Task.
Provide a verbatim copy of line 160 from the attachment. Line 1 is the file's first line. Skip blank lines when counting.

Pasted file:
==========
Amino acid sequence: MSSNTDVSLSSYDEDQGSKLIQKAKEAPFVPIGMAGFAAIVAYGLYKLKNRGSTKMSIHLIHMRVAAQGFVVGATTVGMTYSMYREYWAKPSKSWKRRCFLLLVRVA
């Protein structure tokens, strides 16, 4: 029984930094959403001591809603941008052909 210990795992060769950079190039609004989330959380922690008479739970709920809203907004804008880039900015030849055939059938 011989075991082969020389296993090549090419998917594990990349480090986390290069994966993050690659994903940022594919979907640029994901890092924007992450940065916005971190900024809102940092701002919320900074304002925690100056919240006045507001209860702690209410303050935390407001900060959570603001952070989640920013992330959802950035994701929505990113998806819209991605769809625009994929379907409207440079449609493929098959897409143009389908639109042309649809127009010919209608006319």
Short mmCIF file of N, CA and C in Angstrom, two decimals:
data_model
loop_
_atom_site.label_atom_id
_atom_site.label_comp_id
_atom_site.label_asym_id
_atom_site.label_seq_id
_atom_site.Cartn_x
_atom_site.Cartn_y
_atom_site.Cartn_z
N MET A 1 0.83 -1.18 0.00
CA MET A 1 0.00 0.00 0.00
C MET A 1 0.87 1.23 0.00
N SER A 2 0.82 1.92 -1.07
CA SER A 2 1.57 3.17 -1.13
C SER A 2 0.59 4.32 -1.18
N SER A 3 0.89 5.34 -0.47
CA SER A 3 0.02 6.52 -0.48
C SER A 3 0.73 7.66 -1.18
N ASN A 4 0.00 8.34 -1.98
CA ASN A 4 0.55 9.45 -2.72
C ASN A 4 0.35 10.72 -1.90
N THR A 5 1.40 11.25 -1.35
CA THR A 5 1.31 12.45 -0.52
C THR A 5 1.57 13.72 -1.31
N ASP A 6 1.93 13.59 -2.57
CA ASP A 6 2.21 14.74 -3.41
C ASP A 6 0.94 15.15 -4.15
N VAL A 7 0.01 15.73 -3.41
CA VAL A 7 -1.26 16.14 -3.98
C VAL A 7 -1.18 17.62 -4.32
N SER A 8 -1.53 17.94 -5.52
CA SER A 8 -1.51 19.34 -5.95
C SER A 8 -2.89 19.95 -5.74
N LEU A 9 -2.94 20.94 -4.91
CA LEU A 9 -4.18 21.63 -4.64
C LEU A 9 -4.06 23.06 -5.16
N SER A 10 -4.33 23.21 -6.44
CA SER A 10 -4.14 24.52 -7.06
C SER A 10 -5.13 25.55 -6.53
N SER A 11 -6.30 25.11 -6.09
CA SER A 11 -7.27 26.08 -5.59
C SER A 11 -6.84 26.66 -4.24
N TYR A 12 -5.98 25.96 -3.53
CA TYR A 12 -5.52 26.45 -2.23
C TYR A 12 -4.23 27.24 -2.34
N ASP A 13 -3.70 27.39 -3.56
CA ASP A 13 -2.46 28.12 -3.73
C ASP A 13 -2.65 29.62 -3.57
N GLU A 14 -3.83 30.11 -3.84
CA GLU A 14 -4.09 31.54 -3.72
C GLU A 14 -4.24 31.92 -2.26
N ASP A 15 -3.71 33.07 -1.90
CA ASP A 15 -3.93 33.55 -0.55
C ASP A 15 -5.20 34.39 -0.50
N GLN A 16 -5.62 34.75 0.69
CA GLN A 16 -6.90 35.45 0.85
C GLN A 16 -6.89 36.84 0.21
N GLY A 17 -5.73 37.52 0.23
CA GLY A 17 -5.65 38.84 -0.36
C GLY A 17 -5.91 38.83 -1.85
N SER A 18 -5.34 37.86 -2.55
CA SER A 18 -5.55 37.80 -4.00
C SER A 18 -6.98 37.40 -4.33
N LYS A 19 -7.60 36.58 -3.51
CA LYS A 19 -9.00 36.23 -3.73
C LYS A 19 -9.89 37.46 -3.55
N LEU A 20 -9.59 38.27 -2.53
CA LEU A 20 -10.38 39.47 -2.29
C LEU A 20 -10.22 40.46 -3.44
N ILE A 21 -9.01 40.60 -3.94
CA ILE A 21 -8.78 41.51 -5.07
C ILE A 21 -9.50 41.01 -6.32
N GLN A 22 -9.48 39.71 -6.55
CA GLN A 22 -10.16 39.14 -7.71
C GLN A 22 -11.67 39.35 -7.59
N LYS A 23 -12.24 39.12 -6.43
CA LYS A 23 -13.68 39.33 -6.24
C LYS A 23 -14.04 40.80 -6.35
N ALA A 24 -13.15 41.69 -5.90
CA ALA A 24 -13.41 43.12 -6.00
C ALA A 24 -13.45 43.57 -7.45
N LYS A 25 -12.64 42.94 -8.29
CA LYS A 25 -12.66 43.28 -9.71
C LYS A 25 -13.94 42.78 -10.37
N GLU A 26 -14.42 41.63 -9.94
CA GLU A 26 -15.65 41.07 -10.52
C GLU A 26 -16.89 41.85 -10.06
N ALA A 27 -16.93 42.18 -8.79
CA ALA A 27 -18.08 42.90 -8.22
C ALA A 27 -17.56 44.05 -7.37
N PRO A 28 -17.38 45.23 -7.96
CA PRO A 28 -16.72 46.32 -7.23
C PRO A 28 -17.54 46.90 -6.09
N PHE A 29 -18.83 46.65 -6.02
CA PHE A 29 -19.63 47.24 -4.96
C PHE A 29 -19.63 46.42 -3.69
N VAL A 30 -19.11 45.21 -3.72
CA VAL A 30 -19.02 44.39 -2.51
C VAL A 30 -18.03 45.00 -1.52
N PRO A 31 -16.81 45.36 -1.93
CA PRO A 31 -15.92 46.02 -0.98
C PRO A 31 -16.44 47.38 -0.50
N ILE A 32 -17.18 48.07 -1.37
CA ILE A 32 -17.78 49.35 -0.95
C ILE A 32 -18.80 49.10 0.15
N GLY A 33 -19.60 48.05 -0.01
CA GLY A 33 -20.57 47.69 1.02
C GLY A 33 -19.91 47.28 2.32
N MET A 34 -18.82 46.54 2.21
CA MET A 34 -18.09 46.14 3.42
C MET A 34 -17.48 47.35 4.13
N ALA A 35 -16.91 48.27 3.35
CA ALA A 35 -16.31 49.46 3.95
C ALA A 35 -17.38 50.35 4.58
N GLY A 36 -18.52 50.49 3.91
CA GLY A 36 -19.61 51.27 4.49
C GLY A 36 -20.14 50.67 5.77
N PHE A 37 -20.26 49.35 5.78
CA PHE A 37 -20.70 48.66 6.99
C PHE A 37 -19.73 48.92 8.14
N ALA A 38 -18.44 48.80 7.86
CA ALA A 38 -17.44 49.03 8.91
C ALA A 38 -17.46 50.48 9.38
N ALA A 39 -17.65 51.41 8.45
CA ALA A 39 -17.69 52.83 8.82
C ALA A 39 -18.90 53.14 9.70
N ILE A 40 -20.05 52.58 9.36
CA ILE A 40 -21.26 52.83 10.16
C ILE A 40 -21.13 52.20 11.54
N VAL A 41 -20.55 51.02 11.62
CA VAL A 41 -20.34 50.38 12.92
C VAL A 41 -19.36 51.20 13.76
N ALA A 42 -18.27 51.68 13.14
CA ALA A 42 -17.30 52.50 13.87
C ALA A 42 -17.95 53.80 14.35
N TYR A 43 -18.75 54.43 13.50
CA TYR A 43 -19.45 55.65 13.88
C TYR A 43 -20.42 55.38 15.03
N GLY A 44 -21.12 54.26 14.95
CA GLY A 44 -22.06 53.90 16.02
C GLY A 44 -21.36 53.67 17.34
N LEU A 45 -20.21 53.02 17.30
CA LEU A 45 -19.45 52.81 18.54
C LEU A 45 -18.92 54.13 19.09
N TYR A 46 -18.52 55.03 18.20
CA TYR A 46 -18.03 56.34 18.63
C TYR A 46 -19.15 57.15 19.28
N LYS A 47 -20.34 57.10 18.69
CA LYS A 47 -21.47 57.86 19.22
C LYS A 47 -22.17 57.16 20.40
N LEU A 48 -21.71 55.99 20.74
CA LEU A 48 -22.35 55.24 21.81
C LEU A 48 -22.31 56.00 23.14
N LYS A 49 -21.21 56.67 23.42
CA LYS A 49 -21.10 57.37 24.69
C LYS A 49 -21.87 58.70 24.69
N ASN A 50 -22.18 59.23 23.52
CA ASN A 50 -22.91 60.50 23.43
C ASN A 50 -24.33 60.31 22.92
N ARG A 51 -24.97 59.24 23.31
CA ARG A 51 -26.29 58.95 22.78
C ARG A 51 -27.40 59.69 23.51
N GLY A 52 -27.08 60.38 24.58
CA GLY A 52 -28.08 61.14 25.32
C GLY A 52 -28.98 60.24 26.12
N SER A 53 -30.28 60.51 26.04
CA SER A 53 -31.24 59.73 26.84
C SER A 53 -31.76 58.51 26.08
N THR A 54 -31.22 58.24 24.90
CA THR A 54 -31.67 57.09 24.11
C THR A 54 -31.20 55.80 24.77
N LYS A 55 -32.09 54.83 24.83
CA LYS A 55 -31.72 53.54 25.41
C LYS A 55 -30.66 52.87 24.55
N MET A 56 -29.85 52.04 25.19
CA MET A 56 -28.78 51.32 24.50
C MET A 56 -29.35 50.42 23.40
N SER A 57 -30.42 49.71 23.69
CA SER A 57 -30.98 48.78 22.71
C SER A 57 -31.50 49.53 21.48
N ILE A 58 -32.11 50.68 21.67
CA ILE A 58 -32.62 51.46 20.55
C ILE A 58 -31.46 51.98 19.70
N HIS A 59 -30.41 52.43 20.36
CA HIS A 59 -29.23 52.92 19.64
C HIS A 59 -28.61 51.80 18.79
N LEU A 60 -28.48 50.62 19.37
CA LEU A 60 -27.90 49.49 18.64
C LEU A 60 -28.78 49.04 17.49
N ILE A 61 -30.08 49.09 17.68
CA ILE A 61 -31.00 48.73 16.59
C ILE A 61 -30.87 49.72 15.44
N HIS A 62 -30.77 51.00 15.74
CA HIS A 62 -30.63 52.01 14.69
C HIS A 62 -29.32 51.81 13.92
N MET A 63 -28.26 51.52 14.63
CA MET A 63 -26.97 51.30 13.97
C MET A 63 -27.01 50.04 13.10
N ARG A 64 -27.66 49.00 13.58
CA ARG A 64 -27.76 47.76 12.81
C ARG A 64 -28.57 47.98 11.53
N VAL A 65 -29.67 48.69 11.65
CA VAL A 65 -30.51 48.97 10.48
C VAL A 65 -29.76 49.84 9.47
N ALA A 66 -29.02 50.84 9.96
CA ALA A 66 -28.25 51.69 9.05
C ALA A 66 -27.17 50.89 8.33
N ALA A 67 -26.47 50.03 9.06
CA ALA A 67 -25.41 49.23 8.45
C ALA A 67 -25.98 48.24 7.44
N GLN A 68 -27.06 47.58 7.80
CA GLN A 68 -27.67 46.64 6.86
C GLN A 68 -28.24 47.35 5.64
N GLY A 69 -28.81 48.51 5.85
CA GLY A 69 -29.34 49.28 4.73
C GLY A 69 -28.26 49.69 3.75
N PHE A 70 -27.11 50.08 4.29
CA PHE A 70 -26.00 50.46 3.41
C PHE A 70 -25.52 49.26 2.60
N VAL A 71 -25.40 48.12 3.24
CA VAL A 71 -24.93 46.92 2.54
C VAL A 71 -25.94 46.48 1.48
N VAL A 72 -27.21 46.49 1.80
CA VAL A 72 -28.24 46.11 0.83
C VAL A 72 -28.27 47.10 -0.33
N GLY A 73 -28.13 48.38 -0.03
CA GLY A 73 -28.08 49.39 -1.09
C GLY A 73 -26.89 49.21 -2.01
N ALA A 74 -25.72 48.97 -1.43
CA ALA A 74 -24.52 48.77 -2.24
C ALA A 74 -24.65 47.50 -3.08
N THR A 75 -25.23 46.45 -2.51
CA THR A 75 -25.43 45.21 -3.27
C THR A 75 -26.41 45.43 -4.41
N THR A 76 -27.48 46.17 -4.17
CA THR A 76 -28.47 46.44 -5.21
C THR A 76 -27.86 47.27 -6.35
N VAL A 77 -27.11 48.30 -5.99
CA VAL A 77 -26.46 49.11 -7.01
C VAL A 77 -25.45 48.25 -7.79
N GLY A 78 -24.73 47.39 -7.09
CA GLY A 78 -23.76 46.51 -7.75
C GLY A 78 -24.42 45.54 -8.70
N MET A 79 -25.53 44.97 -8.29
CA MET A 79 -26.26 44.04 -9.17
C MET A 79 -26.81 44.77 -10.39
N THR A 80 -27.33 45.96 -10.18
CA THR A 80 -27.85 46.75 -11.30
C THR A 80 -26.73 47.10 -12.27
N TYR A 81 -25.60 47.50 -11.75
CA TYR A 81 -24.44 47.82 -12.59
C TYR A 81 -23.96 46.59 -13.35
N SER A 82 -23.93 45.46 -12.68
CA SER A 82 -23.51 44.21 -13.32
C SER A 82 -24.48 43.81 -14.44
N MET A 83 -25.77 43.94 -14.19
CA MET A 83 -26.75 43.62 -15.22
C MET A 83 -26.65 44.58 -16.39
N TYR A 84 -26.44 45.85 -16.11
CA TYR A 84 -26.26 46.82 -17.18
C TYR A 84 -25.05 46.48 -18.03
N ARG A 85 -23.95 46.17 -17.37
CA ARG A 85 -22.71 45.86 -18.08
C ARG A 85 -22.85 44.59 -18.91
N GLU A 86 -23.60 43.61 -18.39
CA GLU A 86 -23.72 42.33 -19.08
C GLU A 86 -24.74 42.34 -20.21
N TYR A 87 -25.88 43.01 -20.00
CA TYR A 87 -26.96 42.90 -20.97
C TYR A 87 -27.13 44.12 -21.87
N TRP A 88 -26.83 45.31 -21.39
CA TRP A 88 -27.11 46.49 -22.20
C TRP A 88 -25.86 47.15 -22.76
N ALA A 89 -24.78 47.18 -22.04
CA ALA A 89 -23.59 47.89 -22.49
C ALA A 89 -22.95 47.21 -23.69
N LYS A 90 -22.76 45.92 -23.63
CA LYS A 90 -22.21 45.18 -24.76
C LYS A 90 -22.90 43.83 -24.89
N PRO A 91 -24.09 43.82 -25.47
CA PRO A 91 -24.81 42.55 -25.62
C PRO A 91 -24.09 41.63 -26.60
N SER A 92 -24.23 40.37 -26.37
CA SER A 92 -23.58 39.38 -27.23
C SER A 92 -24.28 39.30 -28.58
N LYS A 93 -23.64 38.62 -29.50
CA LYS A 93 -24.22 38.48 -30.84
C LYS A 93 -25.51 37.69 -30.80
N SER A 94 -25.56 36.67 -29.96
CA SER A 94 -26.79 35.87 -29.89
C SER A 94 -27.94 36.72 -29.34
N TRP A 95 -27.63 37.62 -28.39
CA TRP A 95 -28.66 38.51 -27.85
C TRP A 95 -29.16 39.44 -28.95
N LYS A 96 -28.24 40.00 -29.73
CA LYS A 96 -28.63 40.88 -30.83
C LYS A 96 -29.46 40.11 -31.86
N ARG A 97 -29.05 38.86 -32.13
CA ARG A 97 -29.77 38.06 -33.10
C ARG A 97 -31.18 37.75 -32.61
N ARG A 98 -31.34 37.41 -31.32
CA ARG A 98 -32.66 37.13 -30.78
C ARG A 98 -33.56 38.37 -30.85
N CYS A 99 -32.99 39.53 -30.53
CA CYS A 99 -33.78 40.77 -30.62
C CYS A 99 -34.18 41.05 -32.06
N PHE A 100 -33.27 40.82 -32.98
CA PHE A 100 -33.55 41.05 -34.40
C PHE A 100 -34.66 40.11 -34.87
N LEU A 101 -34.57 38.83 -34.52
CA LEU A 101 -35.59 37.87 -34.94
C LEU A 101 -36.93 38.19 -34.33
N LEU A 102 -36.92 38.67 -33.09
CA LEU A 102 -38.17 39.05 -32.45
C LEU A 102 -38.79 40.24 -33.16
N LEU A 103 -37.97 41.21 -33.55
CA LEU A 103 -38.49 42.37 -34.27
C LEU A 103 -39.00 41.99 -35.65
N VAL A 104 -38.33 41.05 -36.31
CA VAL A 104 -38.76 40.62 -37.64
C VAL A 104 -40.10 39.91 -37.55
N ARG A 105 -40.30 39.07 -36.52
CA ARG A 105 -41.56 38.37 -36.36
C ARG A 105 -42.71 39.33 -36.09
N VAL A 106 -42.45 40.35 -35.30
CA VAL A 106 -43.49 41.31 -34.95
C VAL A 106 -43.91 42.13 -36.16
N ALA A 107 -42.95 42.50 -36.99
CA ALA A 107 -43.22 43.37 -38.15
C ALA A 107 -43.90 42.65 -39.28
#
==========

N ASN A 50 -22.18 59.23 23.52